Posted on August 17, 2020 by Jay Harrington
Most lawyers are meticulous, detail-oriented, and analytic. Their “Type-A” perfectionism serves them well in the practice of law, but is often a hindrance when it comes to business development.
While the consequences of being imperfect in your legal work product can be harsh, imperfectionism is something you have to embrace in order to market and build a practice. You must take risks, go out on limbs, and take action without perfect knowledge of the outcome. When you’re practicing law, your job is to de-risk situations for your client. When you’re building a practice, you must act entrepreneurially and take calculated risks on your own behalf.
That’s not to say that planning should be overlooked. Much of the ground this book has covered so far has addressed the importance of planning. It’s critical to determine your direction before you start taking action. In an ideal world, lawyers setting out to build a practice would get ready (cast a vision), aim (set a goal and craft a plan), and fire (take action). In the real world, too many lawyers spend so much time aiming that they never fire at the target. They plan endlessly and never take action.
Successful people across different domains have a clear idea of what they want before they start taking action, but their tolerance for excessive planning is low. They have a bias toward action. They use the feedback they receive—good or bad—from the actions they take to determine what they’ll do next. They view their plans as dynamic, subject to change based on the results of their actions, rather than set in stone. If you believe your plan must be perfect before you can take action, you never will.
When the Wright brothers set out to build an airplane, they faced stiff competition and seemingly insurmountable odds. Among their competitors was Samuel Pierpont Langley, who was well-connected with leaders in business and government. He was awarded a $50,000 grant from the U.S. War Department to build an airplane. He assembled a talented team and had access to technology and resources. The Wright brothers, on the other hand, were working with a ragtag team out of a small bicycle shop in North Carolina.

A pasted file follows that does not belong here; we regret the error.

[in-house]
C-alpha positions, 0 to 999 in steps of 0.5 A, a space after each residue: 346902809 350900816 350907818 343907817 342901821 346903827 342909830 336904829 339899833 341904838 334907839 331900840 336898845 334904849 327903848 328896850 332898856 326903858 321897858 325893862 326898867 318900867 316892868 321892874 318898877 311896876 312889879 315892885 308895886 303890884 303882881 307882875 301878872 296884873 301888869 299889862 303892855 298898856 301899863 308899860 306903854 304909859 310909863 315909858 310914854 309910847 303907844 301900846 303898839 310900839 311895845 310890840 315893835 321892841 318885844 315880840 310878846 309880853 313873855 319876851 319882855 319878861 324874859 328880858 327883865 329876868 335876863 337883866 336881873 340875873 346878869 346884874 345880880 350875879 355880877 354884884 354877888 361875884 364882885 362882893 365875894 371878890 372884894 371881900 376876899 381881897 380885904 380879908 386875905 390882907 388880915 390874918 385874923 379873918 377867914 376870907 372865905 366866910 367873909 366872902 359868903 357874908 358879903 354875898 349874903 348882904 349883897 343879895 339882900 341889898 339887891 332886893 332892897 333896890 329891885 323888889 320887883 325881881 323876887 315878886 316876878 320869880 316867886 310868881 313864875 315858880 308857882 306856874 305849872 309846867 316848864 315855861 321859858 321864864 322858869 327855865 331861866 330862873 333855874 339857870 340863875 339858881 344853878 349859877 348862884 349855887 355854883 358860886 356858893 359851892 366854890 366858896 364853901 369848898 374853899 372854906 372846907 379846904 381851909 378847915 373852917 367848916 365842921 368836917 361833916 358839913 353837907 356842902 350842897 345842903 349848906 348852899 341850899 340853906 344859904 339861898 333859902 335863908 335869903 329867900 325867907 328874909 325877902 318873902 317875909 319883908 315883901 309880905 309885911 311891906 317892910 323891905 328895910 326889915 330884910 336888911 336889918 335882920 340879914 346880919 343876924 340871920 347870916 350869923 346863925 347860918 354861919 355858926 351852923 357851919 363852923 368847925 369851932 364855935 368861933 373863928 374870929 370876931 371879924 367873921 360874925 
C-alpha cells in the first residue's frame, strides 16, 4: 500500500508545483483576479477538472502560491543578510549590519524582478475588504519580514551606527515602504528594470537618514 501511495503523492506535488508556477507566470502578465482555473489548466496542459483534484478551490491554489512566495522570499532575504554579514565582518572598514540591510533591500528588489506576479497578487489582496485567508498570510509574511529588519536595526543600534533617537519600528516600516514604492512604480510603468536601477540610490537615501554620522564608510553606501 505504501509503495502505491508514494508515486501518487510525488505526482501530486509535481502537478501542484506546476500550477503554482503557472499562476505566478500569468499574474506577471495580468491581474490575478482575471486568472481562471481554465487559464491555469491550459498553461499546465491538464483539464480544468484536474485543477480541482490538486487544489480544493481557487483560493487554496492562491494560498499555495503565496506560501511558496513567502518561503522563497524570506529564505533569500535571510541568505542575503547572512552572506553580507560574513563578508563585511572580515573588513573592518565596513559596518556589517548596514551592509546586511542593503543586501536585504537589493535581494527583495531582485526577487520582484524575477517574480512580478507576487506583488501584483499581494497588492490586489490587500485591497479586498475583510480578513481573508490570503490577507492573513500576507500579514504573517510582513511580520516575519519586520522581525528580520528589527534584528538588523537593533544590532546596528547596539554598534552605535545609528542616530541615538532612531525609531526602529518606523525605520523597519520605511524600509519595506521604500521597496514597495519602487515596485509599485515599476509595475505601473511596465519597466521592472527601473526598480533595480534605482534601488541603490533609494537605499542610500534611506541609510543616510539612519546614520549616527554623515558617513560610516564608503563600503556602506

The Wright brothers ultimately won the race to build a working airplane because they prioritized action over planning. Unlike their competitors, who would spend enormous amounts of time and sums of money planning test flights, the Wright brothers tested frequently. After a failed flight, they would go back to their workshop, make tweaks, and test the plane again. Their competitors worked mostly in their heads. The Wright brothers took action and eventually took to the skies. Instead of endlessly aiming, they fired over and over, adjusting their approach along the way.
The Wright brothers succeeded because they learned and applied lessons learned from taking action. Their well-financed, well-connected competitors failed because they tried to eliminate risk by creating a more perfect plan.
Best-selling author and renowned business strategist Jim Collins urges prioritization of action over perpetual planning. In his book, Good by Choice, Collins explains that businesses (like people) have limited time and resources to work with. He asks readers to conjure a picture of themselves at sea, with a hostile vessel bearing down on their ship. There is a limited supply of ammunition and gunpowder available to fight off the attackers. A direct hit from a big cannonball is required to fend off the threat. But if panic sets in and a big cannonball is fired right away, it’s likely to miss because there is no way to dial-in the correct aim. Most importantly, if a cannonball is fired first, there will be no gunpowder left for reloading.
If a smaller bullet is fired first, it is still likely to miss. But there will be plenty of gunpowder left to fire another one. Then another. With each successive shot, the aim improves until finally it’s right on target. Through the experience of firing bullets, and dialing-in the aim, the remaining gunpowder can be used to fire off a big cannonball that hits its mark.
As you set out to market your practice and develop business, don’t get caught up in endless cycles of planning. Conversely, when you do take action, don’t go all-in on an approach without experimenting first. Take small actions, even imperfect ones, and assess the results. You’ll learn from your successes, and, yes, your failures, and be able to refine your plan for the next set of actions you take. If you’re the type of person who can’t stop “aiming,” try a “Ready, fire, aim!” approach instead.
Publisher's Note: This is the second in a series of excerpts we are publishing from Jay Harrington's new book, The Productivity Pivot. Click here for more information about Jay and to purchase a copy of the book.